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De Jure
In law and government, de jure (/deɪ ˈdʒʊərɪ/ or /dɪ ˈdʒʊərɪ/; Latin: de iure, lit. 'in law' Latin pronunciation: [deː juːre]) describes practices that are legally recognised, whether or not the practices exist in reality.[1] In contrast, de facto ("in fact" or "in practice") describes situations that exist in reality, even if not legally recognised.[2] The terms are often used to contrast different scenarios: for a colloquial example, "I know that, de jure, this is supposed to be a parking lot, but now that the flood has left four feet of water here, it's a de facto swimming pool".[3] Examples[edit] It is possible to have multiple simultaneous conflicting (de jure) legalities, possibly none of which is in force (de facto). After seizing power in 1526, Ahmad ibn Ibrahim al-Ghazi
Ahmad ibn Ibrahim al-Ghazi
made his brother, Umar Din, the lawful (de jure) Sultan
Sultan
of Adal
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Gross Domestic Product
Gross domestic product
Gross domestic product
(GDP) is a monetary measure of the market value of all final goods and services produced in a period (quarterly or yearly) of time. Nominal GDP estimates are commonly used to determine the economic performance of a whole country or region, and to make international comparisons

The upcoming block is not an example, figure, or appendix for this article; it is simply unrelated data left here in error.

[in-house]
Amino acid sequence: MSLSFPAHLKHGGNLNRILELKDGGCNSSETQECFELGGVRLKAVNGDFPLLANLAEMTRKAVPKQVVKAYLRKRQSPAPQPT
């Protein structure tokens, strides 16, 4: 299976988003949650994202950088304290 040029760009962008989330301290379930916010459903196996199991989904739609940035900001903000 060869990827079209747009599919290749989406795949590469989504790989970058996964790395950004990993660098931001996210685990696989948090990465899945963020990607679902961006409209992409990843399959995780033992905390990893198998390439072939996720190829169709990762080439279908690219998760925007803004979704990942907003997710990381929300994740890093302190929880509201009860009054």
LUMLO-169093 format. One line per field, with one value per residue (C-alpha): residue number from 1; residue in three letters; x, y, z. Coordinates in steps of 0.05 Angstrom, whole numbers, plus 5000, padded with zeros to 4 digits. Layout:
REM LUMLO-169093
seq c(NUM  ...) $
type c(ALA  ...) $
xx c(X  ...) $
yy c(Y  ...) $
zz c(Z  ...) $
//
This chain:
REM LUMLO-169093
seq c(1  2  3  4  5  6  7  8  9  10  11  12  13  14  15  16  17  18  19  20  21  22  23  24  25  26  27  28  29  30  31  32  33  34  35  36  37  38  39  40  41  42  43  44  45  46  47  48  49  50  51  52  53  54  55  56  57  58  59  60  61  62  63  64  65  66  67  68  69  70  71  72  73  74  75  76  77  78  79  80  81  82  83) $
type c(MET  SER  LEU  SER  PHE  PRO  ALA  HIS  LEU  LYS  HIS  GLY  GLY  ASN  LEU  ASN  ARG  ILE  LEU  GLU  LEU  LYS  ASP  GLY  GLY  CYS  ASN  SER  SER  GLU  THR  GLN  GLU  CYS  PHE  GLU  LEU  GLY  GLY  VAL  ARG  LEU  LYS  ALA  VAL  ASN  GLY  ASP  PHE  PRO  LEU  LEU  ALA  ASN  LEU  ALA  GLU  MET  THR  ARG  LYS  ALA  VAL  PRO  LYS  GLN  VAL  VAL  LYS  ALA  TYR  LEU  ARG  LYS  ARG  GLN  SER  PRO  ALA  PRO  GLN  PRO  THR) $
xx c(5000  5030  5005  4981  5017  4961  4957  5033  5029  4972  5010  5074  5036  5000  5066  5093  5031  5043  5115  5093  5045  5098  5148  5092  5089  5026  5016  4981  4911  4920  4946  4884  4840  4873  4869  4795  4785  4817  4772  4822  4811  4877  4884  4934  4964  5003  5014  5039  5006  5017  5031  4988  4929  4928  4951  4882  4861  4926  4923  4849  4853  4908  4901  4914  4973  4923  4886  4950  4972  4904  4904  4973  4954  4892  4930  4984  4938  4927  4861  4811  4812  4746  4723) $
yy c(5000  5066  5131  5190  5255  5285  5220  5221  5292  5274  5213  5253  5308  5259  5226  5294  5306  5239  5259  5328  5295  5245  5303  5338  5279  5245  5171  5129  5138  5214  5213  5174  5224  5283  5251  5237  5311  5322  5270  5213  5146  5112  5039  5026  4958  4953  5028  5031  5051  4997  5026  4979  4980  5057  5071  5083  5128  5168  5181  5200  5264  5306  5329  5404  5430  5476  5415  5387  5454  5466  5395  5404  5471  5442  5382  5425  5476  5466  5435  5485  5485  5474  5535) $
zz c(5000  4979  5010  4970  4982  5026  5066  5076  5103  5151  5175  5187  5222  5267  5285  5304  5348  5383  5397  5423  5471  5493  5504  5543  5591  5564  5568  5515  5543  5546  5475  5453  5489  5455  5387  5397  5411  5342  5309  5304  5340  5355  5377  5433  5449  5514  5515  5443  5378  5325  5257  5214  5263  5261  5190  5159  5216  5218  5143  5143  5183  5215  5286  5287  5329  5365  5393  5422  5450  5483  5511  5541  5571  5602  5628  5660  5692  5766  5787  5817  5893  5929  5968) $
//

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Job Ndugai
A job, or occupation, is a person's role in society. More specifically, a job is an activity, often regular and often performed in exchange for payment ("for a living"). Many people have multiple jobs (e.g., parent, homemaker, and employee). A person can begin a job by becoming an employee, volunteering, starting a business, or becoming a parent. The duration of a job may range from temporary (e.g., hourly odd jobs) to a lifetime (e.g., judges). An activity that requires a person's mental or physical effort is work (as in "a day's work"). If a person is trained for a certain type of job, they may have a profession. Typically, a job would be a subset of someone's career
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National Assembly (Tanzania)
National may refer to:Nation or countryNationality – a national is a person who is subject to a nation, regardless of whether the person has full rights as a citizen National (distribution), a type of product or publication that is distributed across an entire nation, e.g., a national magazinePlacesNational, Maryland, census-designated place National, Utah, ghost town National, West Virginia, unincorporated communityCommerceNational (brand), a brand name of electronic goods from Panasonic National Benzole (or simply known as National), former petrol station chain in the UK, merged with BP National Car Rental, an American rental car company National Supermarkets, a defunct American grocery store chainNational String Instrument Corporation, a guitar company formed to manufacture the first resonator guitarsTheir successor companies:National Dobro Corporation National Reso-Phonic GuitarsIn the context of stringed instr